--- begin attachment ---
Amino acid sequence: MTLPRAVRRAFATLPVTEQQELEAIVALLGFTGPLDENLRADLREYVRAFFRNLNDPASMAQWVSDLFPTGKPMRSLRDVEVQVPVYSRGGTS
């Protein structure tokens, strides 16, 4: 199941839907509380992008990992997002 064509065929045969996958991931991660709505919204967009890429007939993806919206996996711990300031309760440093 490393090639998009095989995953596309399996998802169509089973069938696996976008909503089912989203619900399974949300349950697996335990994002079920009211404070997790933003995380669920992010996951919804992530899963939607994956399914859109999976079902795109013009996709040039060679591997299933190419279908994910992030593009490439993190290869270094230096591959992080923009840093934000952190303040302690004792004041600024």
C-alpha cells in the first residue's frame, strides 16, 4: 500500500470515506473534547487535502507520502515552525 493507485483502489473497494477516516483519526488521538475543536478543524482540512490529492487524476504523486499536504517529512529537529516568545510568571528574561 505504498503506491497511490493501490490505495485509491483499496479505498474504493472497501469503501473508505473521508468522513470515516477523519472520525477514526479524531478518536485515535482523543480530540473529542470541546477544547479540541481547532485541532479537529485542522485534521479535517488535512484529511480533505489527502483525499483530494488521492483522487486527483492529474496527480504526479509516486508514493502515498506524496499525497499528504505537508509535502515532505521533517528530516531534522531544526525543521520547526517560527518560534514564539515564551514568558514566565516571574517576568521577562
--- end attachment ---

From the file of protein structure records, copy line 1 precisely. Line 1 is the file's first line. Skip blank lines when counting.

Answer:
Amino acid sequence: MTLPRAVRRAFATLPVTEQQELEAIVALLGFTGPLDENLRADLREYVRAFFRNLNDPASMAQWVSDLFPTGKPMRSLRDVEVQVPVYSRGGTS